Embedded finance can help Asia’s underbanked

By Shailesh Naik on Tuesday 14 June 2022

OpinionDigital Banking

Fintech has expanded broadly in recent years, with embedded finance, in particular, revolutionising the space and allowing non-financial companies to add financial services to their businesses, writes Shailesh Naik, founder and CEO of MatchMove.

Embedded finance can help Asia’s underbanked
Image source: Pexels/Jegathisan Manoharan

The world’s largest economies are emerging in Southeast Asia, to accommodate the region’s growing population. The region is renowned for its adoption of technology and open attitude to innovation, which has in-part led to its rate of technological cut-through. 

Smartphone usage is amongst the highest on the planet, with the number of users in Southeast Asia expected to rise to 326.3m throughout this year, and soar even higher by 2026.

Euromonitor’s 2022 report predicts that e-commerce sales across the Asia Pacific region will double to $2trn by 2025. 

The report's author also said, “There is a significant appetite and opportunity here for digital transformation and bringing together embedded finance and e-commerce makes a lot of sense”, confirming that combining fintech with e-commerce is a step in the right direction and that companies are ready to embrace the benefits.

The need for embedded finance 

Due to both a lack of awareness and a lack of trust in banking services, 60 per cent of Southeast Asians are currently underbanked or even completely unbanked. 

In areas such as the US, Europe and Japan, a credit card is the simplest way to pay online, but in Southeast Asia where the market operates much differently, only 3 in 100 even own credit cards.

This presents an enormous gap in the market that banks are simply unable to fill, hence the rise of embedded finance. 

With embedded finance, companies can now send money back to family abroad, pay vendors overseas, and purchase insurance and other services needed to run a business all without using a card. Banking-as-a-service can also enable various forms of investment options, so consumers can have a full one-stop shop for their finances.

Embedded finance has created opportunities for those who have never owned a bank account, meaning they can now access finance digitally. Business owners merely need a phone to onboard, go through security and transact online, eliminating the necessity for banks.

Ecommerce is key for SMEs 

In Southeast Asia, 85 per cent of transactions are made through social commerce, conversational commerce or marketplaces. Throughout the region, SMEs need assistance, particularly when it comes to addressing supply chain financing. This is where e-commerce becomes crucial.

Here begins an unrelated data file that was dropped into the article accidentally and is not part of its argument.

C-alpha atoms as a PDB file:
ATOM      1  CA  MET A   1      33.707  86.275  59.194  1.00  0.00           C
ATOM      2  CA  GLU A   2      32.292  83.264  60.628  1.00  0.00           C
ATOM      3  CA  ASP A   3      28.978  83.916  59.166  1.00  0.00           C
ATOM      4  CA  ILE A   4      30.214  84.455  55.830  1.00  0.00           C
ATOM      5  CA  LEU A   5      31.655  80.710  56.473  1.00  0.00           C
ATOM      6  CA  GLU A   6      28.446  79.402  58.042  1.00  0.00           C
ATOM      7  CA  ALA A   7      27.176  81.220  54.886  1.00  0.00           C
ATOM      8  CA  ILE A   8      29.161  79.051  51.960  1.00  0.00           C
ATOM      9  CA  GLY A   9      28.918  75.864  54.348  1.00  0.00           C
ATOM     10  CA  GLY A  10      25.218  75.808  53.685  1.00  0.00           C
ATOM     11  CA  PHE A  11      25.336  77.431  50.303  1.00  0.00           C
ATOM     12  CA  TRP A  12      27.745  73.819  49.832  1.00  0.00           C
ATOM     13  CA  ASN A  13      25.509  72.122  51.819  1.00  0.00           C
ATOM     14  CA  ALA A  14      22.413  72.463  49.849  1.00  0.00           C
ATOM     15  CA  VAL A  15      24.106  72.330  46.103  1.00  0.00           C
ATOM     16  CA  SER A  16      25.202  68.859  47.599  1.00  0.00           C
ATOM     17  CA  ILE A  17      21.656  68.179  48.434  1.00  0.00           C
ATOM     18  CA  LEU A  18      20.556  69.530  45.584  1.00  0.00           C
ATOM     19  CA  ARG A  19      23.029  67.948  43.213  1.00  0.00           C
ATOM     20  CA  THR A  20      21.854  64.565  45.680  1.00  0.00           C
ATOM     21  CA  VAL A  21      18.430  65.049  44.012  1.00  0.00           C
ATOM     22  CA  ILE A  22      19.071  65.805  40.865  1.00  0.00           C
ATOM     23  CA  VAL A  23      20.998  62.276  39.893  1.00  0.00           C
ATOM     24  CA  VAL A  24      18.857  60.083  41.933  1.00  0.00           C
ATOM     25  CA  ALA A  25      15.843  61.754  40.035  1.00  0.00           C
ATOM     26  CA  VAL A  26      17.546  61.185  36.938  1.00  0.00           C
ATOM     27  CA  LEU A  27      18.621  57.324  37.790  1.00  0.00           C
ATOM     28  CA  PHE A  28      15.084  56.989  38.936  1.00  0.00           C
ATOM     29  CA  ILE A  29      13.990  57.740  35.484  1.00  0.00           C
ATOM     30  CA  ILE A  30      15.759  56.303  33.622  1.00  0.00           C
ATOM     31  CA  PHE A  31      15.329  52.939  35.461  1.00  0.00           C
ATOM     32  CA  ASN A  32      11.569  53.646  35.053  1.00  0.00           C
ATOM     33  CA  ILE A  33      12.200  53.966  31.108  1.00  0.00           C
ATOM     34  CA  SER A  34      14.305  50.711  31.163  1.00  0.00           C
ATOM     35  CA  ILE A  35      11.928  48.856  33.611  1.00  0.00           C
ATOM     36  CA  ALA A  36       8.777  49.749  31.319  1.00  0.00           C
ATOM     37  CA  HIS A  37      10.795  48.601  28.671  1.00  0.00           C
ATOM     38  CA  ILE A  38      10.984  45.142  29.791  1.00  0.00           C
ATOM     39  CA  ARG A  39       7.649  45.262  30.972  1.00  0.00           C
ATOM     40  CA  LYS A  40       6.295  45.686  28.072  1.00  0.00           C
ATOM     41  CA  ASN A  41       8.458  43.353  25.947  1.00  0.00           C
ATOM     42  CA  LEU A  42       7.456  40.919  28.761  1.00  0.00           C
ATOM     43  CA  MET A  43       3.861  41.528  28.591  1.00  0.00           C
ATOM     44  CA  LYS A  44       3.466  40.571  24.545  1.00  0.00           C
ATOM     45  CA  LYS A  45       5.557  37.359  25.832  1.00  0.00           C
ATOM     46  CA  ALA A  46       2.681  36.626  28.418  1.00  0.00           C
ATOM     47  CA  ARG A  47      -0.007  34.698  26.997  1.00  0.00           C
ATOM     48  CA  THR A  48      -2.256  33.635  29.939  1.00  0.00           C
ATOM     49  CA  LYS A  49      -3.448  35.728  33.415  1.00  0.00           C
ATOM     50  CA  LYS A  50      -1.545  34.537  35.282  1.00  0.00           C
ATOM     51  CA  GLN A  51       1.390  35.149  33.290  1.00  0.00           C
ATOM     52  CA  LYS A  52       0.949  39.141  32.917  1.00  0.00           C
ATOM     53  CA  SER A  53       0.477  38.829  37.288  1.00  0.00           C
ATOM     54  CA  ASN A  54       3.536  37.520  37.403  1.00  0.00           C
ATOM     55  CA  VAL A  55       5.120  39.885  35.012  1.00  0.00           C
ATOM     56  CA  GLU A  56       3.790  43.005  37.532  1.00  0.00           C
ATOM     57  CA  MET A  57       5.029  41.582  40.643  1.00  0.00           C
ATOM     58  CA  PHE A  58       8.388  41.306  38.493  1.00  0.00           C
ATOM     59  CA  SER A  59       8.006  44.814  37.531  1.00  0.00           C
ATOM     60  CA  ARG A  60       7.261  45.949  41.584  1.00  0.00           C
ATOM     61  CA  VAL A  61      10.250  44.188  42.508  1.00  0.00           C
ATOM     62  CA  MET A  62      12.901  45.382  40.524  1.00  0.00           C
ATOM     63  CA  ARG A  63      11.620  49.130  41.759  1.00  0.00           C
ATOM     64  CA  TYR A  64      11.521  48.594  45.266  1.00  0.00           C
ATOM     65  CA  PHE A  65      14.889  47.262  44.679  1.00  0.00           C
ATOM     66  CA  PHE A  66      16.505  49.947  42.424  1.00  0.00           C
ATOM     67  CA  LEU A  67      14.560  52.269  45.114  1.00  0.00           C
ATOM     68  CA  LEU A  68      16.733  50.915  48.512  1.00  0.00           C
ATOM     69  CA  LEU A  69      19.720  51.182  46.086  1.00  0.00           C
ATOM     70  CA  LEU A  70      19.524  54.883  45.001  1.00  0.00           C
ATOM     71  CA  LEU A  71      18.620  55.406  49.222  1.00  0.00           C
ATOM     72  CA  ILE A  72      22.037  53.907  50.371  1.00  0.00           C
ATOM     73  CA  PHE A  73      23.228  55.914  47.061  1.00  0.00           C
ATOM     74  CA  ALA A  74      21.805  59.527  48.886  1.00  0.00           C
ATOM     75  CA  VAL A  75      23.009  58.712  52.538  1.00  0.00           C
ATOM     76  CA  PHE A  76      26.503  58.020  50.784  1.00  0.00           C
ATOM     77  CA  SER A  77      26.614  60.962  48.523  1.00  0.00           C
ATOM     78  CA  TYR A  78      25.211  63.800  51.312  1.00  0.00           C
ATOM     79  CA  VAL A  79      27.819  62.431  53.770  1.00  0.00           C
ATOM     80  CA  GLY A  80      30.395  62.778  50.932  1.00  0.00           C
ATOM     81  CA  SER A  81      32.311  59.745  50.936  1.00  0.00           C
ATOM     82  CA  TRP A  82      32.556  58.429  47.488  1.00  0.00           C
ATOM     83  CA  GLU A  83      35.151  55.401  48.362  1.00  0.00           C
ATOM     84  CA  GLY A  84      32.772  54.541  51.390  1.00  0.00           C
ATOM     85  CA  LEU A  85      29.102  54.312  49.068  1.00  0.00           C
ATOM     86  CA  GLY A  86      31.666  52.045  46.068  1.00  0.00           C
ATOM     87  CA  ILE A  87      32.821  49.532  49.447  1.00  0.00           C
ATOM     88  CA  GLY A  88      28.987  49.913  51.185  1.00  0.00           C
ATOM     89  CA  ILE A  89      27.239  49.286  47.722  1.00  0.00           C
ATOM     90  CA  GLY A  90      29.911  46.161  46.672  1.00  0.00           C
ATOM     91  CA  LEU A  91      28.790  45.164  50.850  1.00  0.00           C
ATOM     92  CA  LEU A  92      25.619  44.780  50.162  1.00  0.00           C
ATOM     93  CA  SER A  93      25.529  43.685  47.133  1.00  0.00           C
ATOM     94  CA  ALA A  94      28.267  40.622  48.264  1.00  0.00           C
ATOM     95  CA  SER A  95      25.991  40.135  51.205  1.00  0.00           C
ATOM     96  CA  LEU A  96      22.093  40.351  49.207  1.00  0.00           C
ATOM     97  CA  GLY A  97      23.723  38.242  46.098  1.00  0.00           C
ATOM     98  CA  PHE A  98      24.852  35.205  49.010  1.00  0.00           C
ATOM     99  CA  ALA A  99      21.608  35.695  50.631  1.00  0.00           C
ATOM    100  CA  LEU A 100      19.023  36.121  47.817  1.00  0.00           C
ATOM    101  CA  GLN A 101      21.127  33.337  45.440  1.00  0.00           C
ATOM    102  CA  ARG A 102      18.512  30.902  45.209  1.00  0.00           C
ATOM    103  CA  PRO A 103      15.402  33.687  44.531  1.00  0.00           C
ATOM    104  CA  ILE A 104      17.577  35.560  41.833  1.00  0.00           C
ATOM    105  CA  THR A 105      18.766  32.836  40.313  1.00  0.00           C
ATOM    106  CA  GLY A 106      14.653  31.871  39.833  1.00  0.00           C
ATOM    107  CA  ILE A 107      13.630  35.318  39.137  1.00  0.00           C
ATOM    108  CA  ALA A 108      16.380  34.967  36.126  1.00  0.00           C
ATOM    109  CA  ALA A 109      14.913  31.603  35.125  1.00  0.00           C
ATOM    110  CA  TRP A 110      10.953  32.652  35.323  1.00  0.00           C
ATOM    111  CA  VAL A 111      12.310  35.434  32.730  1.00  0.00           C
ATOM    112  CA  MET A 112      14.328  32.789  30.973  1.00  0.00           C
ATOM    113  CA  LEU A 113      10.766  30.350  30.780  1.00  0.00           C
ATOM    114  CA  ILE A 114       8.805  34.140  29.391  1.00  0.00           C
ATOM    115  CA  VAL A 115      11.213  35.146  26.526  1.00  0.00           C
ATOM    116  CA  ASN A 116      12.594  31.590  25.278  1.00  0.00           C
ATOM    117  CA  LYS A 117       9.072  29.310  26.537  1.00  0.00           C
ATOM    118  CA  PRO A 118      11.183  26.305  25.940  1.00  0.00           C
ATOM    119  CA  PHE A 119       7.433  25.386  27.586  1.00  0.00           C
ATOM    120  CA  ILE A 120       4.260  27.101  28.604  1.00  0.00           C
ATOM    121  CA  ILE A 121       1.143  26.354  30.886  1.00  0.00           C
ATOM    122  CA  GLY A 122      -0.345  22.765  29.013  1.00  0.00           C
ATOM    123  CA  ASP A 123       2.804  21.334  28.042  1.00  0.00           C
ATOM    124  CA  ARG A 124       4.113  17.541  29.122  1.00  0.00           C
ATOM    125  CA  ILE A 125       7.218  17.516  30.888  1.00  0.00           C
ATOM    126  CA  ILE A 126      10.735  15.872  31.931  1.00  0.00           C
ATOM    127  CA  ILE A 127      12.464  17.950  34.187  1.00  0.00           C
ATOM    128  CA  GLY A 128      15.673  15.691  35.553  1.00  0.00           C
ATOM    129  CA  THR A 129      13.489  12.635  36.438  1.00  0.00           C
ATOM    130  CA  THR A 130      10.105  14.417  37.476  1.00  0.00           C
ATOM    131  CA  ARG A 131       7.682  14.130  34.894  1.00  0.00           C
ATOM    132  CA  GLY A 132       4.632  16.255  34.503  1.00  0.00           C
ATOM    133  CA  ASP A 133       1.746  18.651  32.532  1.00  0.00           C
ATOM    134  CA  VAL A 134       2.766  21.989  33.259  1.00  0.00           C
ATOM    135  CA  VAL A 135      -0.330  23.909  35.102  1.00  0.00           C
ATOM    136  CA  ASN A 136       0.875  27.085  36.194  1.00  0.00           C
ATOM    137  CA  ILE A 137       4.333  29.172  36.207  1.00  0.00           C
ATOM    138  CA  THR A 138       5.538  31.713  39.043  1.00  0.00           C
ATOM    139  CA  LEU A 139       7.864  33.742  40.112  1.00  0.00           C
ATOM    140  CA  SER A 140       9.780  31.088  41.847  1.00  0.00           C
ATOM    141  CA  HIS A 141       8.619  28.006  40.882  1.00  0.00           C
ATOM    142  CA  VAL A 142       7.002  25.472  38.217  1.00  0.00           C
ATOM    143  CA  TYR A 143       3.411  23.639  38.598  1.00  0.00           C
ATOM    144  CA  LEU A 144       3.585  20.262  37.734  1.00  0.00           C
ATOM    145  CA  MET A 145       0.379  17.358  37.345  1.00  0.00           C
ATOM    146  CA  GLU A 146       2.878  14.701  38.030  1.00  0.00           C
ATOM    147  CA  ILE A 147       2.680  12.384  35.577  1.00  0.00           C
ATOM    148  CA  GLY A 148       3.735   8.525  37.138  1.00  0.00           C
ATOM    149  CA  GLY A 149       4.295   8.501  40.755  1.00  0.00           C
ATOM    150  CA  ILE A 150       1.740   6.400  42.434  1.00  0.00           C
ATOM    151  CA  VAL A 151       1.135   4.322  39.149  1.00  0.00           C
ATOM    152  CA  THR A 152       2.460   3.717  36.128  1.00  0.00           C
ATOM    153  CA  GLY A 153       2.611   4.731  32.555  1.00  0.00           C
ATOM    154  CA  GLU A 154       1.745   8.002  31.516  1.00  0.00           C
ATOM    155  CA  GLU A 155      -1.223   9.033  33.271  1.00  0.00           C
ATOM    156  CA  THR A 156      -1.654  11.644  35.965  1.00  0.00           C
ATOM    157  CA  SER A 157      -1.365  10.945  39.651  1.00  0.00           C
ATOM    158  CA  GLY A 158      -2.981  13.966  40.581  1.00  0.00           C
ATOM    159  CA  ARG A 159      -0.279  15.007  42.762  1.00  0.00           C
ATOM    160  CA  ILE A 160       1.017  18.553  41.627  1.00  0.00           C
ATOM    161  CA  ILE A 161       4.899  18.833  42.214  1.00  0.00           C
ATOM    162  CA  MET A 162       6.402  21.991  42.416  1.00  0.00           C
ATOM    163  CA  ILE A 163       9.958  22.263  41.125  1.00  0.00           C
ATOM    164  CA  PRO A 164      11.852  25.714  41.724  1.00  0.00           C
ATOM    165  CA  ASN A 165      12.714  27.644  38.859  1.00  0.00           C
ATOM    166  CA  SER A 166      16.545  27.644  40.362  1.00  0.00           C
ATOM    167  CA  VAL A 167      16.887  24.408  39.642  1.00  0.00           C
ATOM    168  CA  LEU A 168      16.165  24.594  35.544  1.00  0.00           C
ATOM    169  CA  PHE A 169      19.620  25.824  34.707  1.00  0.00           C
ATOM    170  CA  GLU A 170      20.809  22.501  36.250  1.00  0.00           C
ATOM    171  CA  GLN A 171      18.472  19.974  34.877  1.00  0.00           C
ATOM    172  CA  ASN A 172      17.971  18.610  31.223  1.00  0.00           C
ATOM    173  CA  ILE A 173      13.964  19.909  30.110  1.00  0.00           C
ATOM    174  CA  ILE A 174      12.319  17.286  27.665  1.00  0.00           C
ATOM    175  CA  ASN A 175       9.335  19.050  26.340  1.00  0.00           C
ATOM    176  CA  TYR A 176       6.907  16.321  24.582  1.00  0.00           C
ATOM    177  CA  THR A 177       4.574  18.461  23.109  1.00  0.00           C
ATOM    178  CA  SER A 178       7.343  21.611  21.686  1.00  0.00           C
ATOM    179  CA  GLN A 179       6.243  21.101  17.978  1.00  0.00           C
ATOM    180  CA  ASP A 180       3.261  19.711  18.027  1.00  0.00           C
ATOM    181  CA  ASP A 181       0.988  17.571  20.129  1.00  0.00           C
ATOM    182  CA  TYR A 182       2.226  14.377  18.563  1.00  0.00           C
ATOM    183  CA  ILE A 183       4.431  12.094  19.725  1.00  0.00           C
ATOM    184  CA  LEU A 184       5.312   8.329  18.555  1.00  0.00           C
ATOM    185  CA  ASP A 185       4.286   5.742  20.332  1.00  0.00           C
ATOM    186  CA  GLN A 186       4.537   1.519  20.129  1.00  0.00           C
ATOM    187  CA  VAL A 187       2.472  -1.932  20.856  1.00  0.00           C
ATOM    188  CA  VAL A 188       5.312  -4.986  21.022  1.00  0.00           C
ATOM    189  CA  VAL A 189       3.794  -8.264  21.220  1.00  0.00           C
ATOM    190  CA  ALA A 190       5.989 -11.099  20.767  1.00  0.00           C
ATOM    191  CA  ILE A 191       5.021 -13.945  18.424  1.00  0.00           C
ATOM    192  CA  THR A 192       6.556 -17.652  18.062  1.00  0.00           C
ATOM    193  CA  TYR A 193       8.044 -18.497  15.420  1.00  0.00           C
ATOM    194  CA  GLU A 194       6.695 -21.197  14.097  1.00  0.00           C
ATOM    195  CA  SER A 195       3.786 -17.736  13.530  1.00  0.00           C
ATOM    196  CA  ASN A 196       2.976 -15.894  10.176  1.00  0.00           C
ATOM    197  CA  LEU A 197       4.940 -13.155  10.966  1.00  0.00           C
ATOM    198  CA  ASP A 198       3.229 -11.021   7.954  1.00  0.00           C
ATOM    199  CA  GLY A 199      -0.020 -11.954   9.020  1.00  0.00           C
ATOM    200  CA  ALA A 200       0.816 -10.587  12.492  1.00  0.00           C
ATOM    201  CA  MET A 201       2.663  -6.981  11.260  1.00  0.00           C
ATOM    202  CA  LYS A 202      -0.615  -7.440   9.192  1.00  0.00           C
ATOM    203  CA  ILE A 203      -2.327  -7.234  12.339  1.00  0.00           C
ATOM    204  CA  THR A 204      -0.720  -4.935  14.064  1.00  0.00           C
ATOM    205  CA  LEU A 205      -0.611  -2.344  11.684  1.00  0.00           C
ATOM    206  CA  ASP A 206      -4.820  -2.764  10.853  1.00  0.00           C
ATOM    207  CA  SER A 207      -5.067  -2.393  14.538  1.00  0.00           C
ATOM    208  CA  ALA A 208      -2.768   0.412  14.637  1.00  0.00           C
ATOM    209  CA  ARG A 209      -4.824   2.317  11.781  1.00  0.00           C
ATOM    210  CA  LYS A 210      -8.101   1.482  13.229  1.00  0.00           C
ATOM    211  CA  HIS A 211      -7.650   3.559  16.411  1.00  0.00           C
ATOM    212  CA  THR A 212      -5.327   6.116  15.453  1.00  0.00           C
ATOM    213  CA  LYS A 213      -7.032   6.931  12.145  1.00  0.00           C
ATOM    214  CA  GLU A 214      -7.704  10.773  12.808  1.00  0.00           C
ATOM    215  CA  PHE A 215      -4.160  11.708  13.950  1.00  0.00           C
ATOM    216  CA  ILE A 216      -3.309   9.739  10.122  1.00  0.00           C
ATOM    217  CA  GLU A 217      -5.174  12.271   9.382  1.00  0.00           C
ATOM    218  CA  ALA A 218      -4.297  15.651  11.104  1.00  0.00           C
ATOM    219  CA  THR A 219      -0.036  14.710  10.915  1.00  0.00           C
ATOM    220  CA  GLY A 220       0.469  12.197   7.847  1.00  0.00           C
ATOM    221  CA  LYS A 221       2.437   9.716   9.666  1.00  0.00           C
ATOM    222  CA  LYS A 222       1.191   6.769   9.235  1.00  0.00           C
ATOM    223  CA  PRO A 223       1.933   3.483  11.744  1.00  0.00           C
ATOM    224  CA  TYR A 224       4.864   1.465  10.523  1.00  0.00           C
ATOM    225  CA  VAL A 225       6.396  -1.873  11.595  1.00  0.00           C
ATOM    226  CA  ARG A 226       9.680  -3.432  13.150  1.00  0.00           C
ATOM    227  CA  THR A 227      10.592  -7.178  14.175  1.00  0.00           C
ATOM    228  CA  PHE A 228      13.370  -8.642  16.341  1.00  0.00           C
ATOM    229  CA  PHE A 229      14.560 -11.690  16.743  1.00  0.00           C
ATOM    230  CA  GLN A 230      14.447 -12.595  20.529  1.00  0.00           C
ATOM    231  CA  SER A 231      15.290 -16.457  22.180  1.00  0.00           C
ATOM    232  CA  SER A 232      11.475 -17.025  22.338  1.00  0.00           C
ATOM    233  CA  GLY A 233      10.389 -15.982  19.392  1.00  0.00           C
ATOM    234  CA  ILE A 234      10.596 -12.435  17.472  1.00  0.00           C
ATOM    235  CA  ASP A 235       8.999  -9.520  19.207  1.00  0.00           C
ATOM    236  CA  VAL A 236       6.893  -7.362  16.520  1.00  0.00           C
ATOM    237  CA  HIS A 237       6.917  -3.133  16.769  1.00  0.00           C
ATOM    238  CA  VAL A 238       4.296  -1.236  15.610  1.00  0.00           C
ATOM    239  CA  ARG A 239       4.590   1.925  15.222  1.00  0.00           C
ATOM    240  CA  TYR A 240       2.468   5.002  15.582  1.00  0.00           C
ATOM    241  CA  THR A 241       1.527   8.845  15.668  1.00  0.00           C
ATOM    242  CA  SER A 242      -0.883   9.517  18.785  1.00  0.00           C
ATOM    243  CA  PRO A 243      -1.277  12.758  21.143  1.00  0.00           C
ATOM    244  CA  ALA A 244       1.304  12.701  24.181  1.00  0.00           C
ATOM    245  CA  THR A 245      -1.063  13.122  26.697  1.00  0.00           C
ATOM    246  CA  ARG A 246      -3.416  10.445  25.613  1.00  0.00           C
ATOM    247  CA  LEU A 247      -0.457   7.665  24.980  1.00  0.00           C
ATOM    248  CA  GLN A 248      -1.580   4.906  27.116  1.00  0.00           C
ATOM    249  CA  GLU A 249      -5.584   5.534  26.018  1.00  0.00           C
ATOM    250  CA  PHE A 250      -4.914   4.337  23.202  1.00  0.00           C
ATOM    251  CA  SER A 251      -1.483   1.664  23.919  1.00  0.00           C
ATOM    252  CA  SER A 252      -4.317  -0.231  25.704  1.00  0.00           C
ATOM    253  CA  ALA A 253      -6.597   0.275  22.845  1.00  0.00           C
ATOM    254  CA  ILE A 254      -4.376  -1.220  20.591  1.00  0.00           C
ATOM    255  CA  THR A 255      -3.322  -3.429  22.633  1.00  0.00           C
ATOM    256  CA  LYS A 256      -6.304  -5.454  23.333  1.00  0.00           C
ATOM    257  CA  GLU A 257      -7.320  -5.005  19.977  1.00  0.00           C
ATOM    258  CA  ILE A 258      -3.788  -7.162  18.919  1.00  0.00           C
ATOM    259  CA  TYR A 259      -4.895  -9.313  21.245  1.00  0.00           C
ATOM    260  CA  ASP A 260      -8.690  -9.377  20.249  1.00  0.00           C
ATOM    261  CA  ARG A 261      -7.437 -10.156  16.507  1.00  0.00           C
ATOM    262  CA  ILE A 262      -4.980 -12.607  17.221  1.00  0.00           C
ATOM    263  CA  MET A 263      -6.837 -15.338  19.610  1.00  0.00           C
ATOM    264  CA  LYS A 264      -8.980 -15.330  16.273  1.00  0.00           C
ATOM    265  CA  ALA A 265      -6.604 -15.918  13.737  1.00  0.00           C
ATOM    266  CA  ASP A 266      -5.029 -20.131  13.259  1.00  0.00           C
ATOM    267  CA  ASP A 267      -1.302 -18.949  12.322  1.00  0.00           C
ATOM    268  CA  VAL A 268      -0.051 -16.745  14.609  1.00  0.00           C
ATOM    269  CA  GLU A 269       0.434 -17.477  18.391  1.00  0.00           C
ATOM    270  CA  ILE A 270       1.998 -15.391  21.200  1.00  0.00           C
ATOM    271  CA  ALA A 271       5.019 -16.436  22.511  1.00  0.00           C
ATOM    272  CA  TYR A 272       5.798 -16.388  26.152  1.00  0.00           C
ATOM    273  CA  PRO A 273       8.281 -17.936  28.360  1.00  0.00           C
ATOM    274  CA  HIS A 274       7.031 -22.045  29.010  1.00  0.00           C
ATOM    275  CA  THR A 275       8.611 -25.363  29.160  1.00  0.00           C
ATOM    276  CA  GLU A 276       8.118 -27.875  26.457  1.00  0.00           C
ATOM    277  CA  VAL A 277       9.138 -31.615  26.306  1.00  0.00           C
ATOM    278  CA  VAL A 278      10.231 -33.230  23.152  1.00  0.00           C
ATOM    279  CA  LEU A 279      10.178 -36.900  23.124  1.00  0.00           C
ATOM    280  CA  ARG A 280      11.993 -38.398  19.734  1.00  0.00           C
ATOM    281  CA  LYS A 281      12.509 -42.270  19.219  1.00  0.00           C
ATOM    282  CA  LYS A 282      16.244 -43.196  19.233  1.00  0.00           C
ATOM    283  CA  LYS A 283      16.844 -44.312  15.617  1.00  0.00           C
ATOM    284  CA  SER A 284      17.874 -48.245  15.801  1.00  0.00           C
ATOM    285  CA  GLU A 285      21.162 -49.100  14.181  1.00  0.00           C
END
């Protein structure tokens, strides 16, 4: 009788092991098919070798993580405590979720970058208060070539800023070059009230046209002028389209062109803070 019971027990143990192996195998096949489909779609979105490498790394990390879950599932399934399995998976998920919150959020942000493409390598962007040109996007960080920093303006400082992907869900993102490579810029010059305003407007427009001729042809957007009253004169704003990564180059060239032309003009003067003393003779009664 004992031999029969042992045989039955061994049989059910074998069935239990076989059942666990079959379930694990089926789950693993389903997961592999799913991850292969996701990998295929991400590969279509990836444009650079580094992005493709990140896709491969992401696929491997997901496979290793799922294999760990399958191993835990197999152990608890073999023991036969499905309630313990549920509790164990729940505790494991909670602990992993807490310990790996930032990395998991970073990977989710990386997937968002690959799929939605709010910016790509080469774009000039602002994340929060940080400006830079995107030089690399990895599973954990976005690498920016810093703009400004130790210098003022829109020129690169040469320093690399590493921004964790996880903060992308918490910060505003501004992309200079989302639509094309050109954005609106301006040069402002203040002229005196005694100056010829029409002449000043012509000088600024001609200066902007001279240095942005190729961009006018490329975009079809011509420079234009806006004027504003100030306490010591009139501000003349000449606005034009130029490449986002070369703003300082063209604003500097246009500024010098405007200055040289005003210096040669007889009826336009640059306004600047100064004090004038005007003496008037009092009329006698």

Ecommerce is enabling the movement of data that is integrated across the supply chain. Digitising SMEs gives them an online presence, but it’s also equally as important to include smaller firms into the supply chain to give larger corporates visibility of the firms they’re financing and ensure the provision of the necessary goods.

Ecommerce is enabling SMEs to access loans, credit, and assistance with data and inventory management. With this layer of financial flow, SMEs can now exist in a very different ecosystem that pushes smaller companies to venture into areas that weren’t available to them before.

The combination of fintech with e-commerce is driving innovation forward

With embedded finance allowing business owners access to finance without the need for a bank and e-commerce creating a wide variety of opportunities for small firms, it’s clear that digitisation is transforming the ways in which businesses operate completely. 

The merging of the two sectors allows for easier access for SMEs to receive capital, receive credit, and any other financial services that they require, while they work hard to gain their footing and grow as a business.

Not only is this merging increasing the e-commerce space, but also the entire fintech industry as a whole, due to the numerous possibilities it creates for businesses and in promoting further innovation. What makes an e-commerce and fintech combination particularly powerful is that it enables firms to grow faster and embrace digitisation, and proves that technology can encourage new ideas and ways of thinking.

While it may seem like a revolutionary idea, any segment merging with fintech is a natural phenomenon. By offering financial services we can both help the local economy, and also keep more of the economy moving on our platforms. Companies such as Amazon have begun introducing payments and financial services, and this demonstrates that the combination will become very popular very soon, it’s just a matter of time.

We are enablers in both fintech and e-commerce and we want to be a part of the movement to democratise financial services. Through combining fintech and e-commerce, we’ll be involved in most of what an SME does on a day-to-day basis, which is why the synergy is so powerful. And the positive reaction to the combination so far in Asia demonstrates that we must be on to something.

 

The views and opinions expressed are not necessarily those of AltFi.

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